Day 8 riding and it was another long day on the bike but the scenery was beyond my expectations. Nine days in Patagonia and you might think you had seen the best there is by now, but the best was yet to come.
For me, it was another long day as I agreed to head out early with the media crew. I was up at 5:30 AM, four of us were to head out early, but only Tom and I heard our alarm clocks that morning. It made for an easy time with the media crew with only two bikes to shoot. We headed back into Torres del Paine Park, the same place we were at the day before. Two things were quite different on this morning though, one was the temperature, the other was the view. It was quite cold that morning, there was a lot of new snow visible in the mountains and the temperature had to have been around 0 C. The view on the other hand was spectacular. The clouds that hid the scenery from view the previous day were chased away and we were left with blue sky and white wispy clouds.
Tom and I took our time with the video crew and it was nice having a little extra time to soak in all that we were seeing.
Puerto Natales in the early morning sun.
The road to the park with Torres del Paine in the distance.
Never letting a photo op pass us by. Phil Bond is always ready to get the still shots while the video crew sets up.
One of the mirradors along the way
The main attraction off in the distance. We will be driving right alongside that mountain.
The flowers in bloom
Park Ranger at Torres del Paine National Park in Chile. Sadly I forget his name, I am a bad reporter, but he is an awesome guy and expressed a lot of gratitude for the efforts of Rally for Rangers.
I though this would be a nice place to live.
The park pavilion.
Once we left the pavilion we meandered into the park and the scenery just got more dramatic with every turn. Once again I was yelling to myself inside my helmet.
This picture is of the Torres del Paine mountains from the back side. Hiking in this park is very popular with the basic hike through the park taking 6 days.
All these pictures were taken from the same spot behind the mountains.
After while, we stopped for lunch. Torres del Paine was now off in the distance. This field of scrub brush is in bloom along side a mountain lake.
Lunch time again and once again it was prepared by our fellow rider and chef Elias who is not shown in the picture.
This is as close as I ever got to a Guanaco with them running off. Actually I got quite a bit closer to them when riding, but those are not desirable close-encounters. I this one as you can see the mountains far off.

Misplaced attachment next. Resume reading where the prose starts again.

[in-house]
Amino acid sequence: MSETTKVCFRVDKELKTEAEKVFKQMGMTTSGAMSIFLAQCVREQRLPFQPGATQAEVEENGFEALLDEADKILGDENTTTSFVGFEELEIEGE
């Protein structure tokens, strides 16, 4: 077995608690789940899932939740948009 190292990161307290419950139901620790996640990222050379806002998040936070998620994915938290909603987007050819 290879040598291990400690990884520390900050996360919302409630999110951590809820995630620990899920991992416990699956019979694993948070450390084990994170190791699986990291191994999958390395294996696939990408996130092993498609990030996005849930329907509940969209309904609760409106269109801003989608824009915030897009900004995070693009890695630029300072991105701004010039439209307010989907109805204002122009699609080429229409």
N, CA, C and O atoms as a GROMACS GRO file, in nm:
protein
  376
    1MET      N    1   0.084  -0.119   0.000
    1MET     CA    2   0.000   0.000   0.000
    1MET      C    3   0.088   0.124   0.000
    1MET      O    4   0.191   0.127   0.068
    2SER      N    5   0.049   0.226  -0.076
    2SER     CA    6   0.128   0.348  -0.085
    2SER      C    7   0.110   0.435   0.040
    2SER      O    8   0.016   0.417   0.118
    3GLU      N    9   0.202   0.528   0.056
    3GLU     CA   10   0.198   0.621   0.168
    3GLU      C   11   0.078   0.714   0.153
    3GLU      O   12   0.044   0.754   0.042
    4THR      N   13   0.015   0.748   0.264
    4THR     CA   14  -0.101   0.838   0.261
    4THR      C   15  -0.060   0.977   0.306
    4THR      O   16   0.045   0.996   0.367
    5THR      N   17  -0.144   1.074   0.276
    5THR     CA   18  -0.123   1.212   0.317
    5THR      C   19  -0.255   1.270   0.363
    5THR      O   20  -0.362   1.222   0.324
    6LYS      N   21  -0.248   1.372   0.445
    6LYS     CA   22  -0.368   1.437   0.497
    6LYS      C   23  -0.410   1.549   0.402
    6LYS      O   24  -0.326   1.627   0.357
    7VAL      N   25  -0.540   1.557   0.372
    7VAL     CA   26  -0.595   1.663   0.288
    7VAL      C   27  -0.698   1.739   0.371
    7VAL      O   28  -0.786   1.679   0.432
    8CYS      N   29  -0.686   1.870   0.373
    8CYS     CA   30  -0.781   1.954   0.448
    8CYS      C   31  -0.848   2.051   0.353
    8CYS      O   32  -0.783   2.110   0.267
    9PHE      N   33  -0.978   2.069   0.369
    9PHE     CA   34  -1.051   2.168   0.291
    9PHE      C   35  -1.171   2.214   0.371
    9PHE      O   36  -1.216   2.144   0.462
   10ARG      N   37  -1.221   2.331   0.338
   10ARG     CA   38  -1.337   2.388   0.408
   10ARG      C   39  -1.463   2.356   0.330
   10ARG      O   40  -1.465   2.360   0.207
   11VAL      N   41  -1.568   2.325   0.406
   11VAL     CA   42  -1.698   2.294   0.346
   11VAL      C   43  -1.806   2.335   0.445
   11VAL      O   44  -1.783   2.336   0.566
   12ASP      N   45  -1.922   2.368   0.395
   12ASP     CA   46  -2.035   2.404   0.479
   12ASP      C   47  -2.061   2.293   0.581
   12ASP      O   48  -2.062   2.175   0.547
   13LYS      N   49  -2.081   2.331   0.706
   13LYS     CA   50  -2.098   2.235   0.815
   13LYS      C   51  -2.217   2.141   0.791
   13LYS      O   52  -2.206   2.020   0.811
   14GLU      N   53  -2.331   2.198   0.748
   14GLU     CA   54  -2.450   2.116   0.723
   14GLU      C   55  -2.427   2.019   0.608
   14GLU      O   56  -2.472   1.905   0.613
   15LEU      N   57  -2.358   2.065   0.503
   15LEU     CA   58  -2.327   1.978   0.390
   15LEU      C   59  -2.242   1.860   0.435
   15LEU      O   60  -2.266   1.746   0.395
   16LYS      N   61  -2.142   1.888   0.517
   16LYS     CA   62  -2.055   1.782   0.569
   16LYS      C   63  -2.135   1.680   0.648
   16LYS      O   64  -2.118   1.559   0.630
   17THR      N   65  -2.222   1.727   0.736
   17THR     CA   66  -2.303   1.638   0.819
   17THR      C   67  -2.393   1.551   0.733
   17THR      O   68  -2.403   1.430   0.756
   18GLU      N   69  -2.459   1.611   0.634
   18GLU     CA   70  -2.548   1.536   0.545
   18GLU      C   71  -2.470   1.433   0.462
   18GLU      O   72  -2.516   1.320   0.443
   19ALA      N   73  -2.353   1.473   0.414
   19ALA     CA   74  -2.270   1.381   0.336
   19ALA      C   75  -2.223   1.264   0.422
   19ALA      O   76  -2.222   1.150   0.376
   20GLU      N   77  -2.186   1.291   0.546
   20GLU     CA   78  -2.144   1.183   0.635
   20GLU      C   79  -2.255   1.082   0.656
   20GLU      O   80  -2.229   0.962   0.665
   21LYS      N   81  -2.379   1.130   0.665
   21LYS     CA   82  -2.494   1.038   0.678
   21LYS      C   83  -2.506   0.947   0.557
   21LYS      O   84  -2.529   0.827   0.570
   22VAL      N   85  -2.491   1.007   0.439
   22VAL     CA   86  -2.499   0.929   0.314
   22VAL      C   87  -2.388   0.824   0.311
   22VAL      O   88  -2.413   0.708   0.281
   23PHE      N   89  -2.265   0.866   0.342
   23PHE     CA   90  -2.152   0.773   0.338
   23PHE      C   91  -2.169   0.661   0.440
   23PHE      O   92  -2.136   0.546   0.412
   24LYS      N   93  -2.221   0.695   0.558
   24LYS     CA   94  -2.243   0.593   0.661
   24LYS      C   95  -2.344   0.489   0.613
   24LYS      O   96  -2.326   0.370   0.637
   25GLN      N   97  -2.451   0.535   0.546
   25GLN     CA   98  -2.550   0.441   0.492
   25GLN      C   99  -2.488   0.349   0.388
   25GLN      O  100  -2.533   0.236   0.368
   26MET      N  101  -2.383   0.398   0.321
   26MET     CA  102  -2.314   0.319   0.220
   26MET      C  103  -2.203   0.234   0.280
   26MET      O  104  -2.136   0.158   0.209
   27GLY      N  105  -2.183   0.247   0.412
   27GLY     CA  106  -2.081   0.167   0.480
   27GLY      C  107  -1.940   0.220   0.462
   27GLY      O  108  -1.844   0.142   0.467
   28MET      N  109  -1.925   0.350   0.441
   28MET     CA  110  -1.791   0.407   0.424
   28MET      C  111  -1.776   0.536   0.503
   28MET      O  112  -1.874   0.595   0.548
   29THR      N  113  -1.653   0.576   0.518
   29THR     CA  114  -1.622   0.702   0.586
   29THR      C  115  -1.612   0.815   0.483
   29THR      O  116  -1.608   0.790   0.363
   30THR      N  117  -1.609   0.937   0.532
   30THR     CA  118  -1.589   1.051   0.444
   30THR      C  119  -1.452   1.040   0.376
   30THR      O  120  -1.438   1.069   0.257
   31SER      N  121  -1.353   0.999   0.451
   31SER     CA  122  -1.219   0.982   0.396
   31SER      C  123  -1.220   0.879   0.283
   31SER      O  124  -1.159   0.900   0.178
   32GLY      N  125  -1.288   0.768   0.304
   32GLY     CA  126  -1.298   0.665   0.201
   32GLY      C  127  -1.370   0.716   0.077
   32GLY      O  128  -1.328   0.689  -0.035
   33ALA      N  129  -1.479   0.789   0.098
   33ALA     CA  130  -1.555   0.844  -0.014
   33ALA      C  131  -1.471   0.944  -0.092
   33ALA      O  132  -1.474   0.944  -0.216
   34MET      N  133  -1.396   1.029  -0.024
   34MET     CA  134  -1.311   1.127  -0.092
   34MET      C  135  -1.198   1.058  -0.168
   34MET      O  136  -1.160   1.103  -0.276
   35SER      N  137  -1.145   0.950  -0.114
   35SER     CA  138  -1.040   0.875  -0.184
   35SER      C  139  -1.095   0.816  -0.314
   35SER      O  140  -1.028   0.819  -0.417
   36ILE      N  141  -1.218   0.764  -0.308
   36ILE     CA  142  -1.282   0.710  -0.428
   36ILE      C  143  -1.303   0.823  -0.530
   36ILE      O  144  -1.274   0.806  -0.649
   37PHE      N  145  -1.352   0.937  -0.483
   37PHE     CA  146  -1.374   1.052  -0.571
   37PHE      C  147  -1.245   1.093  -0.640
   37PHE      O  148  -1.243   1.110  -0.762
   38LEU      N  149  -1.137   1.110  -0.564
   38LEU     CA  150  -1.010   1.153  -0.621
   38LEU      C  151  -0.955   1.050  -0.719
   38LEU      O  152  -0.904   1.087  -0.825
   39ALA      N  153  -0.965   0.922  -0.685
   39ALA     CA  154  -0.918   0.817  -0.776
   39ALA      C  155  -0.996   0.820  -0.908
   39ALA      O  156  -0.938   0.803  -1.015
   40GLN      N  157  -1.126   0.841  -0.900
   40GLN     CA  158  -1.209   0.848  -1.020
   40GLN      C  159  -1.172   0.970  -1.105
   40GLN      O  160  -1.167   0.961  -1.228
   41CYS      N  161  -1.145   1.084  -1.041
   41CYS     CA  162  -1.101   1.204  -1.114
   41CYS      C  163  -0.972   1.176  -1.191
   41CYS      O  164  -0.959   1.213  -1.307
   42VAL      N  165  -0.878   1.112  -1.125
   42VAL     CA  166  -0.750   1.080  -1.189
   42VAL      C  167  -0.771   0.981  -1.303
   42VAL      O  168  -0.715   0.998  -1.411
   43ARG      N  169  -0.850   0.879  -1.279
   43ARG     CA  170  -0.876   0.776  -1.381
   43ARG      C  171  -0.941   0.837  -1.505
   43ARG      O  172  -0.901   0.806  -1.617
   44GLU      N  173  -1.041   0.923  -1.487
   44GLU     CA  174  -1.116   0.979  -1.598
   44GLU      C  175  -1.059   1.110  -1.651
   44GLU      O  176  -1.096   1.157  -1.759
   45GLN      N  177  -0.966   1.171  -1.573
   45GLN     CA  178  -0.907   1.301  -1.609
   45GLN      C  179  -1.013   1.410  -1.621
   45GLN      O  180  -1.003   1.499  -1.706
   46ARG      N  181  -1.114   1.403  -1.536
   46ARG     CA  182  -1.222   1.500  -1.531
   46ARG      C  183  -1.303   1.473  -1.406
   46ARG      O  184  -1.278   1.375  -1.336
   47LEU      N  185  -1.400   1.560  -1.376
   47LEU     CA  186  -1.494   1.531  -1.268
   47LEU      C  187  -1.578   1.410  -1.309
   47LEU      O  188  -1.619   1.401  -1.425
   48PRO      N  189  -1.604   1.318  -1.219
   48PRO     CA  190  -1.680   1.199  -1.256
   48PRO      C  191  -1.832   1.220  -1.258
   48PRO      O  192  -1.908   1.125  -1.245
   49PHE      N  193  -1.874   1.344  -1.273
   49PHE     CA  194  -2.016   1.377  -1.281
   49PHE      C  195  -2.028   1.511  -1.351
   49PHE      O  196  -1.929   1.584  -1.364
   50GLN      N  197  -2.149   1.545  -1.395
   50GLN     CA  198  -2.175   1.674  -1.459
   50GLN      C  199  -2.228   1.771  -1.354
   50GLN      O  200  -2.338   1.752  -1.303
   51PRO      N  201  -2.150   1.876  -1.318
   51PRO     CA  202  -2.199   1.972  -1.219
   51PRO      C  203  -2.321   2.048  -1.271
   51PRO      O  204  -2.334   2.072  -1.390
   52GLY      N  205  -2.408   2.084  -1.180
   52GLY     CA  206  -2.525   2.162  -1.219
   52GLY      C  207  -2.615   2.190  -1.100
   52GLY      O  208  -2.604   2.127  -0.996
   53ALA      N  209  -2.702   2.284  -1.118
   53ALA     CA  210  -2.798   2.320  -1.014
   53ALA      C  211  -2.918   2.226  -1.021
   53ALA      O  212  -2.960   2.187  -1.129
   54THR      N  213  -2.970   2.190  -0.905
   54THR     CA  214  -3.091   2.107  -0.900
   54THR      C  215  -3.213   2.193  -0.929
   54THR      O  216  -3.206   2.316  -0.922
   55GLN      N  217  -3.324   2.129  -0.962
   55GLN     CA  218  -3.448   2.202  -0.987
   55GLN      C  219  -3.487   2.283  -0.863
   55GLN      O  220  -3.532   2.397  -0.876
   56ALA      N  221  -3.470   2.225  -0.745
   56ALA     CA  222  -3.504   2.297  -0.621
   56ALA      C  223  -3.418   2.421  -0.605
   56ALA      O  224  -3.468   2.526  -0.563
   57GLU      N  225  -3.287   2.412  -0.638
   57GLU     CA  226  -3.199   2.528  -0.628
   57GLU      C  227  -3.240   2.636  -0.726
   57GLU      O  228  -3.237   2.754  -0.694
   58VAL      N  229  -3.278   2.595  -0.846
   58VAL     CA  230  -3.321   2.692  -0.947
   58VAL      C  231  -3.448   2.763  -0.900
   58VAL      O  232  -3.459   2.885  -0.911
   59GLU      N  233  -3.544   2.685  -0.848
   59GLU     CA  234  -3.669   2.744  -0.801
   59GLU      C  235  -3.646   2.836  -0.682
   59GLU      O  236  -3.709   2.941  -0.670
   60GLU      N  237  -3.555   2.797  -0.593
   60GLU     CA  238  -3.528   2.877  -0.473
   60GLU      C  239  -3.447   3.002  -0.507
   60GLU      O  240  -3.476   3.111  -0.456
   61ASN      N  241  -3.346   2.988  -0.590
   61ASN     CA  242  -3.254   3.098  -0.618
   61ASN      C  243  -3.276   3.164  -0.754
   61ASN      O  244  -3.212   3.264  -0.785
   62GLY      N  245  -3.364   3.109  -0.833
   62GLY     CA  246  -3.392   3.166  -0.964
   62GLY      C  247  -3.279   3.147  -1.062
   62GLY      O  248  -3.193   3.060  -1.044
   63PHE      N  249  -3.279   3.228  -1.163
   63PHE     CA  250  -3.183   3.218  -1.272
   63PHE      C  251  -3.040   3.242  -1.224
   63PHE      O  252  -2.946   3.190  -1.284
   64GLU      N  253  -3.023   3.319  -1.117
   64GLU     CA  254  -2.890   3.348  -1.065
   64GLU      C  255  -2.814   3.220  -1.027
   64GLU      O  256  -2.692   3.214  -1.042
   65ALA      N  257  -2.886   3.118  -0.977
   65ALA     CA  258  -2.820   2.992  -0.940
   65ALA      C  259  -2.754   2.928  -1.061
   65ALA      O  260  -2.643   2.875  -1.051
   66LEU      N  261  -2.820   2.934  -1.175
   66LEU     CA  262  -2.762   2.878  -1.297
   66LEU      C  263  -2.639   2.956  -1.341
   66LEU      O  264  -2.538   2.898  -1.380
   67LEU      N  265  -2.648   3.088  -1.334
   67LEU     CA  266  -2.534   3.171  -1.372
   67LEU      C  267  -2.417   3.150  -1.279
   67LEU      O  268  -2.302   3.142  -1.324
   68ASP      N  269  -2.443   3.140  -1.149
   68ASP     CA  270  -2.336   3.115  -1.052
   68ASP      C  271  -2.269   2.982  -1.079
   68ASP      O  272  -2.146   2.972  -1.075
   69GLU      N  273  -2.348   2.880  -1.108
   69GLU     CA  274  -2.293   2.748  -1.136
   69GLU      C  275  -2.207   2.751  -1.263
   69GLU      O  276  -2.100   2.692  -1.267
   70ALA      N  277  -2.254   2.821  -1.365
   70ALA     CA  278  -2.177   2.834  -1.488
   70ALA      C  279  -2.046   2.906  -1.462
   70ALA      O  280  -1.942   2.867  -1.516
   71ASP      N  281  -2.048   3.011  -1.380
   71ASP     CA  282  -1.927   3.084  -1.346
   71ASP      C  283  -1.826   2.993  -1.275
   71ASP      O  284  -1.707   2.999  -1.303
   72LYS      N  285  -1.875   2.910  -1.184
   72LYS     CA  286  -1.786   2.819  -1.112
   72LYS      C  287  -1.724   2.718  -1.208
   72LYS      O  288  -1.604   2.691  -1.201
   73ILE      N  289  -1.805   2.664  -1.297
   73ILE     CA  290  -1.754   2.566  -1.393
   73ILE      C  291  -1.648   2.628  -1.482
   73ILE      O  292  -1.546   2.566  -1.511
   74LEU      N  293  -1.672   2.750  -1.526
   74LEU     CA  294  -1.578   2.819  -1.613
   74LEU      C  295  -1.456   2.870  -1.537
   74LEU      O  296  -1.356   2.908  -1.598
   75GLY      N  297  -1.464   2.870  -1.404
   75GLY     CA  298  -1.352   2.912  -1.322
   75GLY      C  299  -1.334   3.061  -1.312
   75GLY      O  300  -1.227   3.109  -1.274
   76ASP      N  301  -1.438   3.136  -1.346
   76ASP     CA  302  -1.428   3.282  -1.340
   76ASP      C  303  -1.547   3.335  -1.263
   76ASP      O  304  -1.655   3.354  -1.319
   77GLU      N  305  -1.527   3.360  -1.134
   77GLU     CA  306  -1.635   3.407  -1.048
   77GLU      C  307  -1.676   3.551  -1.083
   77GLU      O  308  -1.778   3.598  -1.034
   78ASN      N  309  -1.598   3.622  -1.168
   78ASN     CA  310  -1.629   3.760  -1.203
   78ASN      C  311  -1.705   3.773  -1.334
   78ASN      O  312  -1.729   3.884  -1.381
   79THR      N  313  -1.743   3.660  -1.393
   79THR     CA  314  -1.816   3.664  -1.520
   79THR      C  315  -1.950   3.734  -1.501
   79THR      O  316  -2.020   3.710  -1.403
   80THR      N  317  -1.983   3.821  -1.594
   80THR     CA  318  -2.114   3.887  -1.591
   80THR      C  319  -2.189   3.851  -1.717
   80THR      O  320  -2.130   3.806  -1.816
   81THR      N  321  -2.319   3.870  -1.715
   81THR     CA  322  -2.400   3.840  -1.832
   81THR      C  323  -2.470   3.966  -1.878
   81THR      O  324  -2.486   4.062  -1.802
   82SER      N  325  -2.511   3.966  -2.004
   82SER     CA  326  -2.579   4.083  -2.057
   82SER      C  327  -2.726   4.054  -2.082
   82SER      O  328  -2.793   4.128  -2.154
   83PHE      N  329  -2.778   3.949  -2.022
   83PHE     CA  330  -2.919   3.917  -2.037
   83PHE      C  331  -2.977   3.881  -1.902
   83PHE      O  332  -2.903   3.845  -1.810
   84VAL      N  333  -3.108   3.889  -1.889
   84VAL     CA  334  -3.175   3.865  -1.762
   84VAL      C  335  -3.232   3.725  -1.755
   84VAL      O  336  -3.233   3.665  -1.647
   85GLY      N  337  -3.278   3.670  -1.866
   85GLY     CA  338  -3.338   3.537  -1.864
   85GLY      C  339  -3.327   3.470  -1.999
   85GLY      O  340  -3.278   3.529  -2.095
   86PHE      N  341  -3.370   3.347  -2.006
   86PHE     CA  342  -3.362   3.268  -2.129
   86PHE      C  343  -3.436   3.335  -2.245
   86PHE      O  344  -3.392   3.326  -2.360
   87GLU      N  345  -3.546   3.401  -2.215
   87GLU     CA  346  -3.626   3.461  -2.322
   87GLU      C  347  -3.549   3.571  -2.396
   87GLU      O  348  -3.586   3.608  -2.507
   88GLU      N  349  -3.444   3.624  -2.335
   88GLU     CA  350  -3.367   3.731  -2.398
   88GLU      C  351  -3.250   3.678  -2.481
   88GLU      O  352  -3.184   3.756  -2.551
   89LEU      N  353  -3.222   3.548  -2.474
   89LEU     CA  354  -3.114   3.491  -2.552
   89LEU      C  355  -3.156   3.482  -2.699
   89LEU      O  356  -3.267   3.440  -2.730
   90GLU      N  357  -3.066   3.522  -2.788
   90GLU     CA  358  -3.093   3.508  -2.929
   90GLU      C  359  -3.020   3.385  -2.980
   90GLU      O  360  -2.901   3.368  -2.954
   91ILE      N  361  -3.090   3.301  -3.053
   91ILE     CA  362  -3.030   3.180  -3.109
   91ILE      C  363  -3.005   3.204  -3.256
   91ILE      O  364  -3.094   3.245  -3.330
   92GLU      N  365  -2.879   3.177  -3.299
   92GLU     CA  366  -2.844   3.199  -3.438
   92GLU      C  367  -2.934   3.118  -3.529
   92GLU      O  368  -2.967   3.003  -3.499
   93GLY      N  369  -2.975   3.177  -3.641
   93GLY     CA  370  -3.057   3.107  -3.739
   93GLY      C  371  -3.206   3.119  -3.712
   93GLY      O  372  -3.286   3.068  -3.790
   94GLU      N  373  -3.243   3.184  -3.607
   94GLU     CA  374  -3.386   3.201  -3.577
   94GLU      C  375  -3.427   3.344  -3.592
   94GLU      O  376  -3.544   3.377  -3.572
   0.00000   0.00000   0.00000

Leaving Chile and headed into Argentina. We stopped here for coffee and souvenirs.
Arriving at the Argentine border crossing. This is the road less traveled. Usually when going from Puerto Natales to El Calafate, you would not go through the park so we were feeling pretty remote. Approaching this customs office took one of riders by surprise. He was cruising along at top speed and suddenly realized that the road ended. It is a good thing he is a seasoned rider, he managed to get the little beast stopped without a whole lot of drama, just a lot of laughs.
Another hour or so on the bikes and we were now running out of gas so we stopped and filled them all up. Still a bit of a ride ahead.
While gassing up the bikes, Dylan started having some fun with the zoom lens on the video camera. It was good entertainment.
Lots of laughs.
After the fuel stop we took another dirt road that cuts across the terrain and chops about 100KM off the trip. This was one very rough road. It was also a very wide road and you could see for miles and miles so oncoming traffic was not a problem.
As per usual on the dirt roads, I liked to ride as fast as the bike could carry me and it seemed Kurt too had the need for some speed so he was riding on Roberto's rear tire for the most part and I would pull up beside the two of them on the left-side of the road and we would ride side by side. This road was really rough, the gravel that they made it from had larger the usual stones and you could feel them. They also give the bike a skittish feel, like you are riding on marbles. In this picture, the group stopped to reconnect. A bunch of us were a long way ahead and we stopped to wait. Steven did some ditch riding while we waited.
Pretty flat in this area.
A close look at the road and you can see that the gravel is a bit on the large size.
Orlin enjoying the rough road. This picture shows it well. This was about 75 KM of pounding.
Steven with his usual happy face.
Hamilton looking drained.
Roberto and Hamilton
Kurt squeezed every drop of power that the 200cc motor could muster.
Once we got back out the the pavement, the scenery began to change again. This was another roadside lookout and it was absolutely beautiful. We were on a hill looking off into the distance. The soft rolling hills went on forever and we could see the large lakes and mountains way off in the distance.
The dirt-bike rider in me just wanted to go ride in those hills and I don't think there would be anybody to complain if I did.
If I ever get down here again, this is the kind of terrain I would seek out to ride in, I think it would offer endless riding bliss. The only downside would be how remote this area is. If you broke down, you would be walking for days.